Malala Yousafzai. Brave, stoic, defiant. Teen activist for education, Nobel Peace prize nominee, role model for young girls and women everywhere to challenge the status-quo and stand up for their rights. All this and she’s just 16.
But I can’t help but feeling little uneasy with the message of her campaign. Of course she is right, that in this day and age all girls should have the right to an education. They should have the opportunity to to gain skills outside of the domestic realm, if that is what she should want.
But I have to ask, how far do the menfolk in her society really want her, and women like her to go? The culture and society that Malala is from want their women contained within certain limits. If she is educated beyond that she is considered a danger. Yes she is ‘allowed’ to gain qualifications and work but only under the supervision and approval of her father, brothers, uncles or husband. To use the words of “the Saudi driving girl”, Manal al-Sharif:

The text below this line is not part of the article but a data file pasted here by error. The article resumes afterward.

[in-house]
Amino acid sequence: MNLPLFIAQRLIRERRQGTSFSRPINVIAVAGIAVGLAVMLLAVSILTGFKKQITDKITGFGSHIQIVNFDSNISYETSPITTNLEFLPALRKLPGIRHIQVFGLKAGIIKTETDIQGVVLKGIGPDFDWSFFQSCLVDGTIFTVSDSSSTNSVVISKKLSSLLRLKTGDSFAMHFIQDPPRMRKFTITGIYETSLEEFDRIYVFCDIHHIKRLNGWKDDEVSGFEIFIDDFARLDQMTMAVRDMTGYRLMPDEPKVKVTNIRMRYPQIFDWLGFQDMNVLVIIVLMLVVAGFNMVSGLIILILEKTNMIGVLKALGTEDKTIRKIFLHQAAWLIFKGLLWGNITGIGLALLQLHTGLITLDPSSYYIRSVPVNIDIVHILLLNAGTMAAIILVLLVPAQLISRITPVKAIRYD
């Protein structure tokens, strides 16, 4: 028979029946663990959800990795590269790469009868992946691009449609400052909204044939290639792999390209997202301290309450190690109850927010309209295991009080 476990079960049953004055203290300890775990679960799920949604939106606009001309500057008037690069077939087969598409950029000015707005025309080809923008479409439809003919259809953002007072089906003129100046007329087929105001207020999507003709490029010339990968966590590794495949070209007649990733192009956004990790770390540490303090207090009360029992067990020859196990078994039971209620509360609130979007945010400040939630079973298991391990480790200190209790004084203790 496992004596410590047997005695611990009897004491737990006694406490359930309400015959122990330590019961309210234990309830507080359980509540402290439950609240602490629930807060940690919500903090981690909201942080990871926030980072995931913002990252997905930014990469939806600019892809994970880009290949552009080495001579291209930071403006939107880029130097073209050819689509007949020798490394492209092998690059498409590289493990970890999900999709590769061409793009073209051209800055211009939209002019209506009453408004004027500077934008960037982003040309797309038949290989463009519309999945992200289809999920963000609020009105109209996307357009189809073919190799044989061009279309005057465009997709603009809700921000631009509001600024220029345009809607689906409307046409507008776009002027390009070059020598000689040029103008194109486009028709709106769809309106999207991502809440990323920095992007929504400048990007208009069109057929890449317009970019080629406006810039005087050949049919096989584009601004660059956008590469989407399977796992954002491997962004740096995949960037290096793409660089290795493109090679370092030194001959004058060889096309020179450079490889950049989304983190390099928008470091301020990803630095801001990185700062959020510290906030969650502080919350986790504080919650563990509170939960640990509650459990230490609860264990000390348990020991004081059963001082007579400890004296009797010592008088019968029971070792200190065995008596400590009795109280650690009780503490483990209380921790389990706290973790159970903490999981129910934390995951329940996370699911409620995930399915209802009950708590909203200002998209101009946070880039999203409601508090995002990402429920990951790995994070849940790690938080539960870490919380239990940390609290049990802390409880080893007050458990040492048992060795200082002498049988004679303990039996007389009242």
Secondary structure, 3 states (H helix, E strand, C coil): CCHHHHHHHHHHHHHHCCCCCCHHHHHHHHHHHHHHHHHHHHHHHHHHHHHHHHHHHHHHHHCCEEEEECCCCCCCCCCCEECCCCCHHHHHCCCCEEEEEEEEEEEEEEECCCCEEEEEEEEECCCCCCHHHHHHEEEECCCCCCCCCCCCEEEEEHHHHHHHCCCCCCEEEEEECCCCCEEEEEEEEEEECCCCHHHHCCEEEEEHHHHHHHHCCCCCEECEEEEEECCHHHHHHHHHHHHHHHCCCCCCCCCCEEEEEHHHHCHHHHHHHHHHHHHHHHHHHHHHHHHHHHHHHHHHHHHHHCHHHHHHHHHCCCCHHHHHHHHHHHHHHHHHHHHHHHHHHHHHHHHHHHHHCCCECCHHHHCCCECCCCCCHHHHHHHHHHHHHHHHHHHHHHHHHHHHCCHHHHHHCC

“In my country, a man comes of age at 18, a woman never. She needs permission from a male guardian for every life choice. …wherever we go, whatever we achieve, we are the property of a man.”
Manal al-Sharif is talking specifically about living in Saudi Arabia where Sharia law governs all aspects of life. It is also the rule of law that governs households. It may not be the country that Malala Yousafzai is from but it is the culture she is from and speaks for.In that world, a woman is expected to be a home maker, raise the children correctly. Nothing at all wrong with that in my opinion. But she is expected to submit to the menfolk in her life.
These kinds of women are certainly not expected to be forward thinking, progressive or any kind of dissident.
While I admire Malala immensely for her cause, her spirit, her bravery, when I look at her, listen to her talk, I can’t help feel that she is something of a contradiction in terms. Women from her culture are not meant to speak out, not meant to challenge the status quo. I so admire her for doing so, and I love the defiant look in her eyes when she speaks so passionately for her cause, but I can’t help but wonder how far she and her message will be tolerated by those outside the West.
I do wish her well and will be watching her, rooting for her. No doubt she is destined to for great things- I hope she achieves them and blazes a trail for others like her.